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Tuesday, March 5, 2019 by Jessi Devenyns
In Austin, violent crime is down but hot spots persist
As Austin continues to experience explosive growth as it transforms into one of the nation’s larger metro areas, concerns about big-city-sized crime abound.
However, despite meteoric growth, overall violent crime is down. Ron MacKay, the crime analysis division manager with APD, came to the March 4 meeting of the Public Safety Commission to present the public safety statistics from the last calendar year. He began with a cheerful preamble, explaining that in 2018, overall crime was down 6 percent when compared with 2017 data.
At the same time, “this was our third-highest year for homicide,” he told commissioners, citing trend data going back to 2009. Similarly, bank robberies, auto theft and aggravated assaults increased from 2017 to 2018.
Other categories of crime experienced reductions, including sexual assault, non-family violence aggravated assault, burglaries, and robberies of individuals.
“Burglary is tending to be a downward-trending crime in Austin and that’s a good thing,” said MacKay. Residential burglaries were down 10 percent and non-residential burglaries were up 5 percent when compared to 2017, but still down 16 percent from the 10-year high in 2009.
For all these crimes, there are persistent hot spots of activity. For years, downtown, Rundberg Lane and Lamar Boulevard, and Riverside Drive and Wickersham Lane have been areas that experience crime at a higher rate than other parts of town.
“It seems like you have a lot of activity in the Rundberg area. What are y’all doing out there to combat that?” Commissioner Sam Holt asked.
APD Chief of Staff Troy Gay explained that the Austin Police Department has dedicated teams of officers to the area and they work for three to six months before rotating elsewhere. The presence of consistent patrols has prompted “significant changes” in the Rundberg-Lamar area, according to Gay, though he acknowledged that the area is still a focal point for the division.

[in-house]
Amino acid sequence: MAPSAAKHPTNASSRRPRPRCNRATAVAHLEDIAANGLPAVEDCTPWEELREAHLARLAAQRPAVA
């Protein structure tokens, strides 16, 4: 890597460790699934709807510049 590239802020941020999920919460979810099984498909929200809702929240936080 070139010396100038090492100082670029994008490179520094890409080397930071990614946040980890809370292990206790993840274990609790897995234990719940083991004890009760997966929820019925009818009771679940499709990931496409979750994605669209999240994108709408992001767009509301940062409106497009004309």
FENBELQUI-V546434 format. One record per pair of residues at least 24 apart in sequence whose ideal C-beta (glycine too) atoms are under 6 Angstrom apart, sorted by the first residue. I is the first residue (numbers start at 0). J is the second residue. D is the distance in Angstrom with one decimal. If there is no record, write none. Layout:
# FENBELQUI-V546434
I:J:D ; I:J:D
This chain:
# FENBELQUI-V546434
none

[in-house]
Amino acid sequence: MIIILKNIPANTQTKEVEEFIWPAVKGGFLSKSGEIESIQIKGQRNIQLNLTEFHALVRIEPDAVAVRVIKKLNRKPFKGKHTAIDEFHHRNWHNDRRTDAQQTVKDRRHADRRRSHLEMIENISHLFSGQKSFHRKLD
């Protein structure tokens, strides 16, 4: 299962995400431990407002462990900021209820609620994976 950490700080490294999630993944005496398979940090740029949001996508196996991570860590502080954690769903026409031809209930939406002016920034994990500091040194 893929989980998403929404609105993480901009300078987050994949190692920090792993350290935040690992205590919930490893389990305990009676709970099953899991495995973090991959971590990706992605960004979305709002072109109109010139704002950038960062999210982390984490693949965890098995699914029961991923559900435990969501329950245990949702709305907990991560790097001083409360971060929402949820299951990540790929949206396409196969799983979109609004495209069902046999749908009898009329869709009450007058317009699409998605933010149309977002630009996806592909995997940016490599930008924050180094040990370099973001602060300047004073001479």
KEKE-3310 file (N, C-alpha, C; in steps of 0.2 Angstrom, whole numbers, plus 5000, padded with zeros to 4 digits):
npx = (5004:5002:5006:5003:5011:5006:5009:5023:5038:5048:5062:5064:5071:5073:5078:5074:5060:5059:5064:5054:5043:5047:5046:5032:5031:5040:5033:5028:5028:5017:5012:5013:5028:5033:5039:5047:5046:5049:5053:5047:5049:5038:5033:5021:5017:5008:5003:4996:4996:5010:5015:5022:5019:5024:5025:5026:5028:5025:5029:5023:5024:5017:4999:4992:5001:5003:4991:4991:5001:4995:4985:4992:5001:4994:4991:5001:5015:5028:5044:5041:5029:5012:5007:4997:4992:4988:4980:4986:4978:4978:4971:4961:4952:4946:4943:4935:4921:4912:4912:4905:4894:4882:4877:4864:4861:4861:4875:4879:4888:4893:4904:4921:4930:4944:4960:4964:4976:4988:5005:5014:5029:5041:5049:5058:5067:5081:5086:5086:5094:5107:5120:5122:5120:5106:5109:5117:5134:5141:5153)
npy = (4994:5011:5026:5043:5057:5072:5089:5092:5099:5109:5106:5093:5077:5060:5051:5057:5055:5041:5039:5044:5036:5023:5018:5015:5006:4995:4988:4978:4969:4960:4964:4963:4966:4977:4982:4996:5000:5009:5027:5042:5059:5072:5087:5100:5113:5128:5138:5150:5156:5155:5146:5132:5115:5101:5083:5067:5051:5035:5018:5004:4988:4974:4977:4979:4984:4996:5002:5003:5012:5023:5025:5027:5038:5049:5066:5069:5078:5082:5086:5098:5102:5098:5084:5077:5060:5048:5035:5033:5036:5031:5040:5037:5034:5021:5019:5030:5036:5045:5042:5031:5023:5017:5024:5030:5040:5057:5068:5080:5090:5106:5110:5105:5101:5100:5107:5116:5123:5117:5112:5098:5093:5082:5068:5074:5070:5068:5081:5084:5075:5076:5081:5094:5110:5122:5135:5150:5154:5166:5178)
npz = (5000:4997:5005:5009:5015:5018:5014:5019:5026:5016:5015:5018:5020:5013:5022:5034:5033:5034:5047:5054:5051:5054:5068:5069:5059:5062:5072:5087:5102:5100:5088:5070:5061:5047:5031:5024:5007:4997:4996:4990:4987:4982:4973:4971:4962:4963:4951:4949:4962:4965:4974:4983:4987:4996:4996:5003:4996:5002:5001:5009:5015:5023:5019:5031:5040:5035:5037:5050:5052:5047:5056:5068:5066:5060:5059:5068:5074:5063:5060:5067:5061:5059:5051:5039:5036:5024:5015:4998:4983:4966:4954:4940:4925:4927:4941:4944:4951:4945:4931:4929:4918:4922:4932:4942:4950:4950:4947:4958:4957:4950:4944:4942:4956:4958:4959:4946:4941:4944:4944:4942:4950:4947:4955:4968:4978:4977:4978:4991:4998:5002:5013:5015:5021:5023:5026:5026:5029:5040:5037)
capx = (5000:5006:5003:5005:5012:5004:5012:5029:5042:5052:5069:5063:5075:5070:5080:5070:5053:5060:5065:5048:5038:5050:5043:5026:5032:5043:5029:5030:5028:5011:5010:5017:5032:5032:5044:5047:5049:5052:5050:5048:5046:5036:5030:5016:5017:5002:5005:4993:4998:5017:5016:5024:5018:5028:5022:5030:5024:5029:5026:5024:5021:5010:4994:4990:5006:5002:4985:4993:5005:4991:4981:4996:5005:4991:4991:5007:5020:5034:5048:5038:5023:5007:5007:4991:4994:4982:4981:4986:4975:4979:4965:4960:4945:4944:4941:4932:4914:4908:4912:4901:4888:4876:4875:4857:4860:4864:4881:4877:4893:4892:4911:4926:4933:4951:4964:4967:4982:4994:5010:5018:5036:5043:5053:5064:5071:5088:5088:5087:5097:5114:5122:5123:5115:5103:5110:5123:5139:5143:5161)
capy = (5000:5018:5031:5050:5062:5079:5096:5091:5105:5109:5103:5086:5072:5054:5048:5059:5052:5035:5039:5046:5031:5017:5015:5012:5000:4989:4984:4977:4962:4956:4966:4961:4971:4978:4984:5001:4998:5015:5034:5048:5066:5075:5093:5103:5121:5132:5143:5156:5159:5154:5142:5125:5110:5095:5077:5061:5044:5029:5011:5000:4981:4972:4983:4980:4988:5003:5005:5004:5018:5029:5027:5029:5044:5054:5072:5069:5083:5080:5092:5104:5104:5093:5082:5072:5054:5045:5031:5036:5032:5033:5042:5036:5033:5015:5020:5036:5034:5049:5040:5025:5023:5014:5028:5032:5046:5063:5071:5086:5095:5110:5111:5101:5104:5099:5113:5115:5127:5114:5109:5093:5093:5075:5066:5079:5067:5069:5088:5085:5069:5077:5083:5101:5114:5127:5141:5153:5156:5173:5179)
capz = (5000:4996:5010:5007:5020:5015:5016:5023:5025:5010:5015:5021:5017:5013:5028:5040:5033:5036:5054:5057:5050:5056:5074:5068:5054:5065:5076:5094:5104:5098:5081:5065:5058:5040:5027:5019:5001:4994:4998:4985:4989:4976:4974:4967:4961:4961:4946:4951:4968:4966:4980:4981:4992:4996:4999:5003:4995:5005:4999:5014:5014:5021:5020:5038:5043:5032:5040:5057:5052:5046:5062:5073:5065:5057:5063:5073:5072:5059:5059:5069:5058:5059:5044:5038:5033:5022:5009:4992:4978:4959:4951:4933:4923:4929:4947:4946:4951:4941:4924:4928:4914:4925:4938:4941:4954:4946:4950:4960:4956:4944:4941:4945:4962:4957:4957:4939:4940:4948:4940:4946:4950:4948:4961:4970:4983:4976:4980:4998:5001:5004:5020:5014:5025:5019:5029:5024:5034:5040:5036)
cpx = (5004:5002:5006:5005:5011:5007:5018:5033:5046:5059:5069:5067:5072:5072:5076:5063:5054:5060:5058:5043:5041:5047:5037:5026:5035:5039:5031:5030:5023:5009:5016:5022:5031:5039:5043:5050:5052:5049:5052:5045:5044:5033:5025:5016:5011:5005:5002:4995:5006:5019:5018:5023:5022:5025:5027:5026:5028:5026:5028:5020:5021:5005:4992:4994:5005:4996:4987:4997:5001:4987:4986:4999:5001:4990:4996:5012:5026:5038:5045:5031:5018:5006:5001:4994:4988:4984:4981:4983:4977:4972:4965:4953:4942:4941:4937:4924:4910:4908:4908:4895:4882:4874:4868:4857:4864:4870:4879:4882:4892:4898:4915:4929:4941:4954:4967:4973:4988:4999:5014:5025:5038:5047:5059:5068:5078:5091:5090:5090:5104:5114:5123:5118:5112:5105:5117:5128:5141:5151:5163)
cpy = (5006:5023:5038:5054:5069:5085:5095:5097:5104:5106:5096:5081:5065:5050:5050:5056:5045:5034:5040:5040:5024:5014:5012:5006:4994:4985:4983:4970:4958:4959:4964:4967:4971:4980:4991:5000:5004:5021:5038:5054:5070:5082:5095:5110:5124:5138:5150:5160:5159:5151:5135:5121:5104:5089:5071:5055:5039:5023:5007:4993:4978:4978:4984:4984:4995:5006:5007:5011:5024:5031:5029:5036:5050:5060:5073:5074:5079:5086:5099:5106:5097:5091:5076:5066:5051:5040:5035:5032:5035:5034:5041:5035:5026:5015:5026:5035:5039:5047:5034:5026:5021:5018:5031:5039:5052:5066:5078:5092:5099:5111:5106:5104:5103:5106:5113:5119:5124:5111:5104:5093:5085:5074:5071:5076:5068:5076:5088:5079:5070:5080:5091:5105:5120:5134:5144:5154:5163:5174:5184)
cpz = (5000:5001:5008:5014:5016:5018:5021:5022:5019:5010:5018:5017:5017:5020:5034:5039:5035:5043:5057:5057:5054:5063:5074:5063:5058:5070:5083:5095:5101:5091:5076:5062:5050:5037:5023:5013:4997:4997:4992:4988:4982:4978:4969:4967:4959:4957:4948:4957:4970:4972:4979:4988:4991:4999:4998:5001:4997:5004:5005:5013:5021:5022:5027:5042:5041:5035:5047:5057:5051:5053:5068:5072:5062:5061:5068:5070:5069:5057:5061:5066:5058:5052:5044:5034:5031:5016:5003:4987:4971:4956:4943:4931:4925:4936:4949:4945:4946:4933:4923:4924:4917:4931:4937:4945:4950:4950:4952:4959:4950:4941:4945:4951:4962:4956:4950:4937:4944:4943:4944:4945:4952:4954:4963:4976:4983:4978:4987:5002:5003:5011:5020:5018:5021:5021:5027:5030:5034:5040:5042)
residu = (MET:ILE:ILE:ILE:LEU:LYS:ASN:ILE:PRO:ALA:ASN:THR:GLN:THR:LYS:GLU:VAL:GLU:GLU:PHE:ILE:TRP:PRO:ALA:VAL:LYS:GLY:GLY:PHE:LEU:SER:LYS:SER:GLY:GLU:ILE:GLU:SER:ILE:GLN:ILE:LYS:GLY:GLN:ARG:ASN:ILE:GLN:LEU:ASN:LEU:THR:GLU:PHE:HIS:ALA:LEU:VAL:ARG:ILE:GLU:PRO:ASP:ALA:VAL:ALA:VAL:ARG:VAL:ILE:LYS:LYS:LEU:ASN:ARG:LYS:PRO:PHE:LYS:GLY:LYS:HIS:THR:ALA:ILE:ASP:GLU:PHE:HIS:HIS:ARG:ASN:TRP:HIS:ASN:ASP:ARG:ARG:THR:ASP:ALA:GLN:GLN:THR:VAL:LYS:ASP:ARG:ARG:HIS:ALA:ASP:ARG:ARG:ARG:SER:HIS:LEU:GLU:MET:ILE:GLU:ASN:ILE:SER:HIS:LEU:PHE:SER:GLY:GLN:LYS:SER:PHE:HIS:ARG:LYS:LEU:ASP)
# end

Gay also noted that APD is continuously looking for a grant that would allow the department to deploy more personnel and services in the area, much as they have done in the Riverside area.
In tandem with observations that the hot spots have been historically persistent due to their economic profiles, Commissioner Ed Scruggs remarked, “A lot of the hot spots on that map seem to be locations where we have a significant homeless population.”
Even with increases in several crime categories, the number of calls per capita is decreasing along with the overall number of incidents responded to by patrol officers.
Commissioner Daniela Nuñez said that while this data is valuable, it would be even more beneficial if it were transmitted to the community, and especially to those areas most affected by crime. “The community is hungry for this kind of data,” she said.
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Key Players & Topics In This Article
Austin Police Department: the law enforcement entity for the City of Austin.
Public Safety Commission: The Public Safety Commission is a City Council advisory body charged with oversight of budgetary and policy matters concerning public safety These include matters related to the Austin Police Department, the Austin Fire Department, and the Austin/Travis County Emergency Medical Services Department."